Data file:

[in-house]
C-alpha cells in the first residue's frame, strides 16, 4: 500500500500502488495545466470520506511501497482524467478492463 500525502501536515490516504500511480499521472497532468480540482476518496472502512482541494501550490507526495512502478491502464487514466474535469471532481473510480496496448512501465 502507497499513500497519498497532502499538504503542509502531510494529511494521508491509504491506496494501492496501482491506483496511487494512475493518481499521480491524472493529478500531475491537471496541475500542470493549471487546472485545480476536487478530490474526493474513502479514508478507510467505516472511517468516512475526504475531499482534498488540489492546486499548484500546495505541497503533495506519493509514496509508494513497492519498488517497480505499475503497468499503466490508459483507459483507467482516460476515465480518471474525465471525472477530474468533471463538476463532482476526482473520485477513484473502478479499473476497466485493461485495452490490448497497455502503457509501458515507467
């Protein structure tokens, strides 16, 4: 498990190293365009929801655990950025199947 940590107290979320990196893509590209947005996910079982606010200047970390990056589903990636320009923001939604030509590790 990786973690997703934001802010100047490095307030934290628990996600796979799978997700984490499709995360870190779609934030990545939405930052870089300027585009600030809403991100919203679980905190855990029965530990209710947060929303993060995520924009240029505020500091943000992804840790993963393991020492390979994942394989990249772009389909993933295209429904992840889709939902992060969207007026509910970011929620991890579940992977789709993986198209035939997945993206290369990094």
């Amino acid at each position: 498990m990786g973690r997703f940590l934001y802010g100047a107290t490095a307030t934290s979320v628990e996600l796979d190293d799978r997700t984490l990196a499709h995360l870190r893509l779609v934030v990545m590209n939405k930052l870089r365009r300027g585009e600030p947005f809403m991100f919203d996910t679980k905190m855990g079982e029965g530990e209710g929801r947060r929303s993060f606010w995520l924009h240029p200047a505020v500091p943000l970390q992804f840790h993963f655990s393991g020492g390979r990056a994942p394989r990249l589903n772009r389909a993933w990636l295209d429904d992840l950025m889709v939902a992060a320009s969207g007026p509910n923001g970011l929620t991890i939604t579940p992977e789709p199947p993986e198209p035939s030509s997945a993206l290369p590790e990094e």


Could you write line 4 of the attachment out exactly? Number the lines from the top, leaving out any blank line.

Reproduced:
């Amino acid at each position: 498990m990786g973690r997703f940590l934001y802010g100047a107290t490095a307030t934290s979320v628990e996600l796979d190293d799978r997700t984490l990196a499709h995360l870190r893509l779609v934030v990545m590209n939405k930052l870089r365009r300027g585009e600030p947005f809403m991100f919203d996910t679980k905190m855990g079982e029965g530990e209710g929801r947060r929303s993060f606010w995520l924009h240029p200047a505020v500091p943000l970390q992804f840790h993963f655990s393991g020492g390979r990056a994942p394989r990249l589903n772009r389909a993933w990636l295209d429904d992840l950025m889709v939902a992060a320009s969207g007026p509910n923001g970011l929620t991890i939604t579940p992977e789709p199947p993986e198209p035939s030509s997945a993206l290369p590790e990094e």